Matthew became a pastor, a mentor and a friend; he prayed with me, helped me with my college applications, and consoled me when my first boyfriend and I broke up after his conservative religious parents discovered our relationship. Most importantly, Matthew came to symbolize a dedication to serving God by serving others that I hoped to embody someday; when I was accepted to a Lutheran college, I told him I wanted to major in religion and eventually become a pastor like him.
I thought that my negative experiences—all those years of believing that God was ignoring my pleas to be rid of the burden of being gay, the years I spent hating myself for who I was—were God’s way of helping me understand the experience of suffering. Just as the 30 Hour Famine was intended to help participants empathize with the hungry, I understood these struggles as preparation for pastoral work in solidarity with the marginalized and disenfranchised. I wanted to help others, and the people I knew who helped others the most (like Matthew) were pastors.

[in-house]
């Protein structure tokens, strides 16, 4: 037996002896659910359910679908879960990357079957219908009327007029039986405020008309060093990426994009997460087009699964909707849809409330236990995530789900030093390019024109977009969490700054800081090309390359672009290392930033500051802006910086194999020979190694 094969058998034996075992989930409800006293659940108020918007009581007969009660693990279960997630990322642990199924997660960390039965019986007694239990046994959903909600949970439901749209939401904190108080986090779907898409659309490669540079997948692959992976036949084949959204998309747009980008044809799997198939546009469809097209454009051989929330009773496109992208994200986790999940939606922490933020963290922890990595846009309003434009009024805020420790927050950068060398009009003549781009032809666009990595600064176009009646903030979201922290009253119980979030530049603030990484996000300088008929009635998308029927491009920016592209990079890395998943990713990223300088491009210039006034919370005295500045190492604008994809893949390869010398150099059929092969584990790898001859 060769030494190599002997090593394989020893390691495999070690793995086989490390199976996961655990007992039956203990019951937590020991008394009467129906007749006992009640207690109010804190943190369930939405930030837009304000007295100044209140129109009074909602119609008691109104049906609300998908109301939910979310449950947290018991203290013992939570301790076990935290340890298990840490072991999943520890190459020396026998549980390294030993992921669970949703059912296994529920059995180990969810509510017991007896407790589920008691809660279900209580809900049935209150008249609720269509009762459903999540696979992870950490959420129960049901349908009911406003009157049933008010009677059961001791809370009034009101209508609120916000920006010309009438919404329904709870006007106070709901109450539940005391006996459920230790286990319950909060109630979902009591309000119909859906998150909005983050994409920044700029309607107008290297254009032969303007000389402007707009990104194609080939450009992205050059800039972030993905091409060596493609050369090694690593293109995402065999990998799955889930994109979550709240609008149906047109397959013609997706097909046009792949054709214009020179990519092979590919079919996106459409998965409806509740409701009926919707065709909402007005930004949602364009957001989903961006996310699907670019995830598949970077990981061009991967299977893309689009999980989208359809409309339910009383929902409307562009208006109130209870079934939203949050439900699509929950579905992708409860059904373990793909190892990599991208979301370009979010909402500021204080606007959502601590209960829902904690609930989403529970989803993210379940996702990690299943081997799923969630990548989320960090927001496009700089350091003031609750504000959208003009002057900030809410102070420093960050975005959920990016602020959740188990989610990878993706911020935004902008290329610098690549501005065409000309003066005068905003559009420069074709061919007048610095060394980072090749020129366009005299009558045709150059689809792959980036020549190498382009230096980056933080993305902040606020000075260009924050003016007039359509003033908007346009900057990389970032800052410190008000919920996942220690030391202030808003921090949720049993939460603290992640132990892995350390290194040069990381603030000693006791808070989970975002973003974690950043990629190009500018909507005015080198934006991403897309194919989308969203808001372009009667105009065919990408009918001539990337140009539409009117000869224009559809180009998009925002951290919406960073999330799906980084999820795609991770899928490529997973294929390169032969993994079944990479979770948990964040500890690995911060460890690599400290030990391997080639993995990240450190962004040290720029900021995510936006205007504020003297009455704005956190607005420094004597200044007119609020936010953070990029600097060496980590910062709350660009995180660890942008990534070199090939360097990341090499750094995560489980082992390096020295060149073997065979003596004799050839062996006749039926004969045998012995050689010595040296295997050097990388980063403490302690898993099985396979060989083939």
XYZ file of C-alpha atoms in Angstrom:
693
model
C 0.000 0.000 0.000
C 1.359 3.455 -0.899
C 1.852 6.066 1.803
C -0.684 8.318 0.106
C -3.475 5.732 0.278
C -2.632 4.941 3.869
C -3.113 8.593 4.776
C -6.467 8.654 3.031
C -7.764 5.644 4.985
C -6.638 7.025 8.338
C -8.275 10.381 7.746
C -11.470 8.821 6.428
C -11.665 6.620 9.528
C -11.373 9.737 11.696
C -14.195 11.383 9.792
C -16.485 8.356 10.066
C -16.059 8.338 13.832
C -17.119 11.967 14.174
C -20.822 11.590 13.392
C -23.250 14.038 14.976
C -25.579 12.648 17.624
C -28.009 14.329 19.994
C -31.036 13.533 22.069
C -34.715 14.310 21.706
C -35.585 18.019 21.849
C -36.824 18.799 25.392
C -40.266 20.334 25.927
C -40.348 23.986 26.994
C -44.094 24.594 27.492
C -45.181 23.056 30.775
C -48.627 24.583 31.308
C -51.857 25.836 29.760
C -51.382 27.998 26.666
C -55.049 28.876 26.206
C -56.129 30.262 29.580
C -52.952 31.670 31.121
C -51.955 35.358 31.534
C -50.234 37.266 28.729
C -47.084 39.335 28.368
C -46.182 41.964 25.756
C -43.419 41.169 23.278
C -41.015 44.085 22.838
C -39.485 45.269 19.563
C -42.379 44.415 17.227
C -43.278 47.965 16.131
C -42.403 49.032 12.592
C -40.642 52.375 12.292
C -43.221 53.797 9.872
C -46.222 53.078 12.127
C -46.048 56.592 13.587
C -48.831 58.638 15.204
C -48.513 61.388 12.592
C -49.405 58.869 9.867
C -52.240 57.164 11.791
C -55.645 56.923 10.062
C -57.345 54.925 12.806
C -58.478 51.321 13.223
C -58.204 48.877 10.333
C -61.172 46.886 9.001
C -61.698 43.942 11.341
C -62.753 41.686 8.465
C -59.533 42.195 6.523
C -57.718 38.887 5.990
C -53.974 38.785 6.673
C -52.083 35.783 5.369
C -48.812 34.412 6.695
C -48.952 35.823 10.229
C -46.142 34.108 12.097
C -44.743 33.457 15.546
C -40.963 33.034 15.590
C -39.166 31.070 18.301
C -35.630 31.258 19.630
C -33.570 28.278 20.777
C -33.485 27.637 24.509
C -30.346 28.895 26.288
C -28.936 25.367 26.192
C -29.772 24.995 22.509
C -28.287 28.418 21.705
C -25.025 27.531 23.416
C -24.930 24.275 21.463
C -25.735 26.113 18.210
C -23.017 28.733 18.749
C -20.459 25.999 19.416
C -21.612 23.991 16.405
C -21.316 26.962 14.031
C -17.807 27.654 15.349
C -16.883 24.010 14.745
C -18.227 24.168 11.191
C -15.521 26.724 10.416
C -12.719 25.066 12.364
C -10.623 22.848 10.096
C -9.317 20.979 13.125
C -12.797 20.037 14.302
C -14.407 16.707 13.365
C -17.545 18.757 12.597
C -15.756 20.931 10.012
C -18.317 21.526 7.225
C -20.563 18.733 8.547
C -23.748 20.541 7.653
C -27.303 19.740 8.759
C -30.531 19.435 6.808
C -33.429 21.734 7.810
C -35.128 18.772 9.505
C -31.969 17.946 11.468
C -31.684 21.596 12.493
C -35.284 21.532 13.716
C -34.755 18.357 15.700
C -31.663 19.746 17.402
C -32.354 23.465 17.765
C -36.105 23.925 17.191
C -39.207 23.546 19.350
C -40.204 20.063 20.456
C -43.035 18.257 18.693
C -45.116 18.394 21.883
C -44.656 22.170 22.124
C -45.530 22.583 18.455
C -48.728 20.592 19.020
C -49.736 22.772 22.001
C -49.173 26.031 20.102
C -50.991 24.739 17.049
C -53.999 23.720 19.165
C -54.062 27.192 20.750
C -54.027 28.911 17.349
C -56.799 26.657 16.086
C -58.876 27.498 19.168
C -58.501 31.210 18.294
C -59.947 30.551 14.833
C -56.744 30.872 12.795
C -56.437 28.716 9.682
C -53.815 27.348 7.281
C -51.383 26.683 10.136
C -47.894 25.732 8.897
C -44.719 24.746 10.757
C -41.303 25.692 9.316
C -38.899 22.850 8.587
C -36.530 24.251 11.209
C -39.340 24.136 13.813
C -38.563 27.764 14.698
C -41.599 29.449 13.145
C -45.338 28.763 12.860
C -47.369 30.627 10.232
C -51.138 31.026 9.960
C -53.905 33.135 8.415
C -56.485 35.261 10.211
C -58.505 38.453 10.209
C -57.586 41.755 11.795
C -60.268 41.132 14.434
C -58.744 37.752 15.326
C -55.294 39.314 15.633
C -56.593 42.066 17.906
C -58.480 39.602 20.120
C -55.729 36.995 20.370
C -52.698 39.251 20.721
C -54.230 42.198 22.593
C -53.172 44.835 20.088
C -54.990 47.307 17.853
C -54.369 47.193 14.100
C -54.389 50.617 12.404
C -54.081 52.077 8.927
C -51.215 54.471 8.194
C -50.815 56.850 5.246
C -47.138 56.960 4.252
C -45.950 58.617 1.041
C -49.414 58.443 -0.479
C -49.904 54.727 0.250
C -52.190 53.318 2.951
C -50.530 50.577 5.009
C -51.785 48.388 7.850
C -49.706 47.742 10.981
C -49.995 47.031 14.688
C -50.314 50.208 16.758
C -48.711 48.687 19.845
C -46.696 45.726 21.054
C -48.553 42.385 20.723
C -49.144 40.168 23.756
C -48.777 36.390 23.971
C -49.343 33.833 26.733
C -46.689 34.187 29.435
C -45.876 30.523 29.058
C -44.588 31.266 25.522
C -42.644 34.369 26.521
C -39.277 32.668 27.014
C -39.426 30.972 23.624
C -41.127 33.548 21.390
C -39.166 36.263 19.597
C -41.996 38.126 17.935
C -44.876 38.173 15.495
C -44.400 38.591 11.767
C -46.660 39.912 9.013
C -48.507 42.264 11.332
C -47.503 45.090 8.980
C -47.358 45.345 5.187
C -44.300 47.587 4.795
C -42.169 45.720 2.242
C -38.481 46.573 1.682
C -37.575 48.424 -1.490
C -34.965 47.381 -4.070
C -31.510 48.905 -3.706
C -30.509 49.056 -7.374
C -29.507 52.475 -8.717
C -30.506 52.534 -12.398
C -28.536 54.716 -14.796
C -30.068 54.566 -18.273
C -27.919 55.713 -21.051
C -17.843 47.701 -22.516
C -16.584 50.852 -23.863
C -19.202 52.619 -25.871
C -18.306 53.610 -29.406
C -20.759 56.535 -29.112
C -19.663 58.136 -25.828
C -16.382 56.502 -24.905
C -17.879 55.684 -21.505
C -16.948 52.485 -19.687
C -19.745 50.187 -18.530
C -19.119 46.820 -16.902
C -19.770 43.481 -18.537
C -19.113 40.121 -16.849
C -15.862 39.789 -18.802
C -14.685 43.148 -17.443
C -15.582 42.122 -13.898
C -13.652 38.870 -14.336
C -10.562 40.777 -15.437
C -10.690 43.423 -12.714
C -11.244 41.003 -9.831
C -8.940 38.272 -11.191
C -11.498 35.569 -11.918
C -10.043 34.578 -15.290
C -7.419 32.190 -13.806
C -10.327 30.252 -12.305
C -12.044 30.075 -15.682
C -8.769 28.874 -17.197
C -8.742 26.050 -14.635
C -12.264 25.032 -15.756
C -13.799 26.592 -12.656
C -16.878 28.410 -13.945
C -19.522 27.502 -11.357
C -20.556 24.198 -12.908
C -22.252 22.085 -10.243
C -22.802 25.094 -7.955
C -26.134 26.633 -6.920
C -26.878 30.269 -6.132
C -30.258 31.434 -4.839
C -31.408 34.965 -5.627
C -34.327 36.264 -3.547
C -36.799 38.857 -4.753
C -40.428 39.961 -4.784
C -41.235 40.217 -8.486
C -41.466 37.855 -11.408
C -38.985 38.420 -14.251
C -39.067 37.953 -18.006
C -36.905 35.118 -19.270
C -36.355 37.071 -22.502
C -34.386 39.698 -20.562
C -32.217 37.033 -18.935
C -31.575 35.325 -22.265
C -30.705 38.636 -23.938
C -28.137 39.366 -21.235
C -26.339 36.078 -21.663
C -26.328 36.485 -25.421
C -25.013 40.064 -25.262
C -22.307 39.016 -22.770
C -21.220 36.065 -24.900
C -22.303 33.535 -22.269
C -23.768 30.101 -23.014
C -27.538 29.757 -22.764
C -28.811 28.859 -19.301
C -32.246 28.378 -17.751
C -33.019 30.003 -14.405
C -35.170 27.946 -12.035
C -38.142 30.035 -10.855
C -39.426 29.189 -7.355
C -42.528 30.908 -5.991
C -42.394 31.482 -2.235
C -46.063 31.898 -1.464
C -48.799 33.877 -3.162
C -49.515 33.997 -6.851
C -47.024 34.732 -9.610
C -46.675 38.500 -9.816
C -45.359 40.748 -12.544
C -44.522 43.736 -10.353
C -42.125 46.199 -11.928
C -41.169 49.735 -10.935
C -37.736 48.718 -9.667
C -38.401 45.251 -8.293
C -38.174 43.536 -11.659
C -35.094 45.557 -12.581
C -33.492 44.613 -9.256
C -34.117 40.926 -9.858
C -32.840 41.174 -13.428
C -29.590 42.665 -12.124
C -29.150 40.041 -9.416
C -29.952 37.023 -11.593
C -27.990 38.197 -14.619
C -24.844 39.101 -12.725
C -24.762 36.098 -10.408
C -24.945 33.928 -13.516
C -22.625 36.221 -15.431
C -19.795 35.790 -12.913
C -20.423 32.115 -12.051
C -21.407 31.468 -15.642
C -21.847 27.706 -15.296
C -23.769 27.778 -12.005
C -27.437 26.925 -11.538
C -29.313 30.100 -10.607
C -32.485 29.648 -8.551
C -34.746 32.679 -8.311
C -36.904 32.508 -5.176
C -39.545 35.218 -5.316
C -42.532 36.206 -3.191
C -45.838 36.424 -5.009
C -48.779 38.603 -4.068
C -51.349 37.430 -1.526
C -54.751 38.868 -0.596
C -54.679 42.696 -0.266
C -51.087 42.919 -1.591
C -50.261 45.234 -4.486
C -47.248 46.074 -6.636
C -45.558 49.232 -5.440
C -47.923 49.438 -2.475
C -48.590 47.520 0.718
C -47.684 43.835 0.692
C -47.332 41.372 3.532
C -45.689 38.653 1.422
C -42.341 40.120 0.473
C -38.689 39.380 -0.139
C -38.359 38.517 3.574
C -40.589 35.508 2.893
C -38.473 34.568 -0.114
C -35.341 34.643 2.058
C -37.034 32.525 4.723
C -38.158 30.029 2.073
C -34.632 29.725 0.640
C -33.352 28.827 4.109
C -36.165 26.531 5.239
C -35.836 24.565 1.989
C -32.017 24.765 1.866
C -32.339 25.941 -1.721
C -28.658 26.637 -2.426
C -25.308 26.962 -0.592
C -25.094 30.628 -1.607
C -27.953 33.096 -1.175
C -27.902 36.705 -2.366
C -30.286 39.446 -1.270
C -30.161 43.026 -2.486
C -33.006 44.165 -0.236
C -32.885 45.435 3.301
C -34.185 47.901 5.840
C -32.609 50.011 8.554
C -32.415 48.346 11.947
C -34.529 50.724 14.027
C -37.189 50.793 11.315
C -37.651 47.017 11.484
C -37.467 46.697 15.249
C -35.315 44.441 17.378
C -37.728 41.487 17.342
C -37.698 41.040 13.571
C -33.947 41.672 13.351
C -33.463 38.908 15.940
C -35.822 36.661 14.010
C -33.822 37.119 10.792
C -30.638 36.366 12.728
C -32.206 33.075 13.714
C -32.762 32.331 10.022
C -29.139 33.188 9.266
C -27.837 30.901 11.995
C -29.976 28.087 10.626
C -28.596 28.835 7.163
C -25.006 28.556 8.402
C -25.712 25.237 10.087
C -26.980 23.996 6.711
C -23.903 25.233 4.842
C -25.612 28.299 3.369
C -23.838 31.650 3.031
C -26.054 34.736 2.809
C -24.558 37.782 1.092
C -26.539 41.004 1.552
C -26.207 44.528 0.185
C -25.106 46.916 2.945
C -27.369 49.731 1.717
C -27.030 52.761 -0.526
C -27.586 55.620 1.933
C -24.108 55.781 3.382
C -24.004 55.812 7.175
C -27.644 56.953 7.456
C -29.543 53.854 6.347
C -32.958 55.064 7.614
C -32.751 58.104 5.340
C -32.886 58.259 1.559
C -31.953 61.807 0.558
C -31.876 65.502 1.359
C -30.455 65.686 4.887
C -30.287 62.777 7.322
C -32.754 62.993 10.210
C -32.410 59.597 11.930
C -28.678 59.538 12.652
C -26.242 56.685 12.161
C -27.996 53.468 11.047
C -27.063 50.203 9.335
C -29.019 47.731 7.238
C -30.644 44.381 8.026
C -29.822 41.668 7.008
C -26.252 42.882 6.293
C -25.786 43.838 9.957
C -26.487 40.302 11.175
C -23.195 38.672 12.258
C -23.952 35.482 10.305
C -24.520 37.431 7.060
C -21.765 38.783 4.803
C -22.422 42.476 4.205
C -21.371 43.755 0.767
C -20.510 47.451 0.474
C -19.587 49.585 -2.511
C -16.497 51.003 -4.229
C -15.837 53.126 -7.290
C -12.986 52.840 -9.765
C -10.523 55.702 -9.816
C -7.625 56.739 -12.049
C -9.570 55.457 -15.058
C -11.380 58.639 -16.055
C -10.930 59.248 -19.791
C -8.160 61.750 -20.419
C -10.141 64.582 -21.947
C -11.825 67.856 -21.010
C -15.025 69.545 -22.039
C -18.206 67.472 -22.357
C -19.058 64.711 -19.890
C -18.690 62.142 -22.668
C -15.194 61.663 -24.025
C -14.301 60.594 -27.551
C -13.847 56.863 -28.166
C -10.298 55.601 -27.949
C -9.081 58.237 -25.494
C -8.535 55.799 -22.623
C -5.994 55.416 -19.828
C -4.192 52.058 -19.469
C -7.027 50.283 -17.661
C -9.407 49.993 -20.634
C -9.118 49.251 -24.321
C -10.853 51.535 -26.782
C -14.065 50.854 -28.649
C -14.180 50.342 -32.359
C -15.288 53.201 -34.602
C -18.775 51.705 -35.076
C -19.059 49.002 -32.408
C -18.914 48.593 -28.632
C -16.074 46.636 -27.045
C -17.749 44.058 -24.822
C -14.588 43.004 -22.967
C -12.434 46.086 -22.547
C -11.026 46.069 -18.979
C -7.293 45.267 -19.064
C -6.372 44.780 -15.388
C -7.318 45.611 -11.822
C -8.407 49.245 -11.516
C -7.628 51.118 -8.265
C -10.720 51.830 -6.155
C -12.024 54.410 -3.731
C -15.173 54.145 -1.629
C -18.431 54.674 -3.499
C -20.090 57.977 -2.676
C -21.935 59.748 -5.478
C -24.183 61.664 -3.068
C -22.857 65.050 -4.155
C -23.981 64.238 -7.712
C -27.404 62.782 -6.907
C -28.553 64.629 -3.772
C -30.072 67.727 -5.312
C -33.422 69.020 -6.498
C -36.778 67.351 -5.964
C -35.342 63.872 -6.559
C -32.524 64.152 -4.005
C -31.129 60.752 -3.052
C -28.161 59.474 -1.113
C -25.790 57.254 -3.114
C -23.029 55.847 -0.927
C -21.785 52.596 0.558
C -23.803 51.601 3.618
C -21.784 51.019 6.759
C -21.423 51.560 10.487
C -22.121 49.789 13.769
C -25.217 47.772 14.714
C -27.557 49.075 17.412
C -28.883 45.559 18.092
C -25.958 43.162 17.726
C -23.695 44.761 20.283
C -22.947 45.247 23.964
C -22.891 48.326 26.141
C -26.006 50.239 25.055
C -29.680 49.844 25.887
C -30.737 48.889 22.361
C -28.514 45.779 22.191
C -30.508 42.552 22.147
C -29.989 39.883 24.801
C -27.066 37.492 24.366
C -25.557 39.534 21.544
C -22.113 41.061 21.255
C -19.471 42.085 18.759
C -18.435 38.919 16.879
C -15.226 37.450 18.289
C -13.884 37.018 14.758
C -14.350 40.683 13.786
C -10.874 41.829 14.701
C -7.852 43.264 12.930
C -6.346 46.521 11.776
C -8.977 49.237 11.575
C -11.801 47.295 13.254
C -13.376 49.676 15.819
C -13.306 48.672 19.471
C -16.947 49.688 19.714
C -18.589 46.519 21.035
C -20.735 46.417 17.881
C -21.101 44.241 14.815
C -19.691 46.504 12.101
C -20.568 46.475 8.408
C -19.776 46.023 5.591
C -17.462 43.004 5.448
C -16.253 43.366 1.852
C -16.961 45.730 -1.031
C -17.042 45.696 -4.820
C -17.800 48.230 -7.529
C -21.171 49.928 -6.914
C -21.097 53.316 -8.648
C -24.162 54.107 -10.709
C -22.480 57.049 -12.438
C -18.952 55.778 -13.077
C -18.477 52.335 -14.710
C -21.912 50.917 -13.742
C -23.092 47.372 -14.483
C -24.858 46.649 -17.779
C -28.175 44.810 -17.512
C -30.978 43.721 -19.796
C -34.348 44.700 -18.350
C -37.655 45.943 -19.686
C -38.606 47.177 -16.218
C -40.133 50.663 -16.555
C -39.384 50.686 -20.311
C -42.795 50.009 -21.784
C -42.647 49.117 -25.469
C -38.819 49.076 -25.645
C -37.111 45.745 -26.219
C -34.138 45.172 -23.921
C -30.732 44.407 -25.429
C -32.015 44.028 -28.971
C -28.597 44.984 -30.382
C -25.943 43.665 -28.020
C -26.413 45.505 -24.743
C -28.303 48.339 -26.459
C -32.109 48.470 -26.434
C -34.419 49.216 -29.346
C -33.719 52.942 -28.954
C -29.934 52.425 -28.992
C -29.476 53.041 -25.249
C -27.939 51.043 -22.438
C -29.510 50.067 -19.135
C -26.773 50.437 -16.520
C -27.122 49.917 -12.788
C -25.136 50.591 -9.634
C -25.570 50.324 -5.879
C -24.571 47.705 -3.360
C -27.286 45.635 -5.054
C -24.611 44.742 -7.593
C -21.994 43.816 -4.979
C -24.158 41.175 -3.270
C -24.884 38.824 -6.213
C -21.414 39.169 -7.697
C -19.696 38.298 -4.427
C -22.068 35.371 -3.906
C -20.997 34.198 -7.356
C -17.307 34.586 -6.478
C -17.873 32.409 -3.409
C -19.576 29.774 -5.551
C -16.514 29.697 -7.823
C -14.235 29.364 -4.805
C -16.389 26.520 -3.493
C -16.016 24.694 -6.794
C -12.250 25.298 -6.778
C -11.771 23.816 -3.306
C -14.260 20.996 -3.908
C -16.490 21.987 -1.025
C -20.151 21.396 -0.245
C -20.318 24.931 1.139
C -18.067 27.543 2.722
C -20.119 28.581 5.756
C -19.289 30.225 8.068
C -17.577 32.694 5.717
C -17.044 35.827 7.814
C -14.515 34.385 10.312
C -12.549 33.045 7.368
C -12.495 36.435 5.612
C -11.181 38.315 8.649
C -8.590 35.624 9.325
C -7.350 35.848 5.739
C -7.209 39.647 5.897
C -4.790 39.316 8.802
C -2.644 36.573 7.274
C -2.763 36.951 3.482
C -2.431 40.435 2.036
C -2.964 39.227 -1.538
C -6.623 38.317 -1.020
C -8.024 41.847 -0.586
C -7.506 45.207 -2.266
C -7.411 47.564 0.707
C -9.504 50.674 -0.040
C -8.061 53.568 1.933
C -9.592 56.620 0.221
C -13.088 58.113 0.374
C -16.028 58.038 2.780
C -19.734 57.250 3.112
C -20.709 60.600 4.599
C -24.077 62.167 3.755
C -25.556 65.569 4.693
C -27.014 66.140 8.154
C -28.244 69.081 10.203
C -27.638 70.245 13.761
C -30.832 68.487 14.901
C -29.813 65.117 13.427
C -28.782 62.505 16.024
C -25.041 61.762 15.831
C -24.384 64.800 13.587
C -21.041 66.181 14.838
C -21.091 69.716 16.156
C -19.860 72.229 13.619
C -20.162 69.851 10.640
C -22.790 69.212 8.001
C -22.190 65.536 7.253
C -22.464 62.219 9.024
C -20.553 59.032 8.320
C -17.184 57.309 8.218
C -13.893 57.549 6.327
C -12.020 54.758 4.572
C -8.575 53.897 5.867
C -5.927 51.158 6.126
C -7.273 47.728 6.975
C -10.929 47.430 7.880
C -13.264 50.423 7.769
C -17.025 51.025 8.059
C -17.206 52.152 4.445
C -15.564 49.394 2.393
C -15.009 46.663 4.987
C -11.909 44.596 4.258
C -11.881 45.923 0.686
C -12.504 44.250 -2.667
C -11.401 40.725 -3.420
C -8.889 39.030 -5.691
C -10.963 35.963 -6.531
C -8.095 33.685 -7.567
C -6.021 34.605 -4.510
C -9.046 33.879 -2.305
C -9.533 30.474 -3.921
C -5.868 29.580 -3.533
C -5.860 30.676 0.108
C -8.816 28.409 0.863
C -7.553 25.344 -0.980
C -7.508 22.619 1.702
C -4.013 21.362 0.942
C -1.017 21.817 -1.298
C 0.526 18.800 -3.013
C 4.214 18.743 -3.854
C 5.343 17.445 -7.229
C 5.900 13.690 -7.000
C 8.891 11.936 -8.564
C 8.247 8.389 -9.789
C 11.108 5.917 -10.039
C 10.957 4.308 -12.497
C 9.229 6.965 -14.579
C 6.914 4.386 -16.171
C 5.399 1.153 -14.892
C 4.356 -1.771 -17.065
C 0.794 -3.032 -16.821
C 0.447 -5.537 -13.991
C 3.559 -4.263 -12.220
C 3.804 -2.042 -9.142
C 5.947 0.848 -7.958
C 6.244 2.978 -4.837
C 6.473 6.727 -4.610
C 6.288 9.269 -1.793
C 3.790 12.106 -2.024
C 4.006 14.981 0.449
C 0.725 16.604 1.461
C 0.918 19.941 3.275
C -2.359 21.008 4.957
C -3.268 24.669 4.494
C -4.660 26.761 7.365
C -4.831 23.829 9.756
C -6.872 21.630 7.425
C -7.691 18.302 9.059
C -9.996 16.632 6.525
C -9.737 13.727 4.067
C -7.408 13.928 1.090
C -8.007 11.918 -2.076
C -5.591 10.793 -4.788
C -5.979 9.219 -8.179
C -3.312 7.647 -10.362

What I didn’t fully understand then was that my desire to help others and be in community existed apart from the theological claims of Christianity, which never sat as easily with me. After I was encouraged by my college professors to critically examine the underpinning desires that initially propelled me into Christianity, I left the church. At first being an atheist meant rejecting religion and all interpersonal discussions of it; but, years later, I realized I was missing opportunities to learn from and with those who saw the world differently than I did. Deciding to give religion another look, I moved to Chicago to get a master’s degree and began to work for the Interfaith Youth Core as an atheist and interfaith activist, hoping to build bridges of understanding and cooperation between the religious and nonreligious. I then moved to Massachusetts to expand on this work at the Humanist Chaplaincy at Harvard as their inaugural Interfaith and Community Service Fellow, where I now coordinate the first ever atheist-led interfaith community service program, Values in Action. It was through this work that I had a surprising opportunity to build—no, rebuild—one such bridge.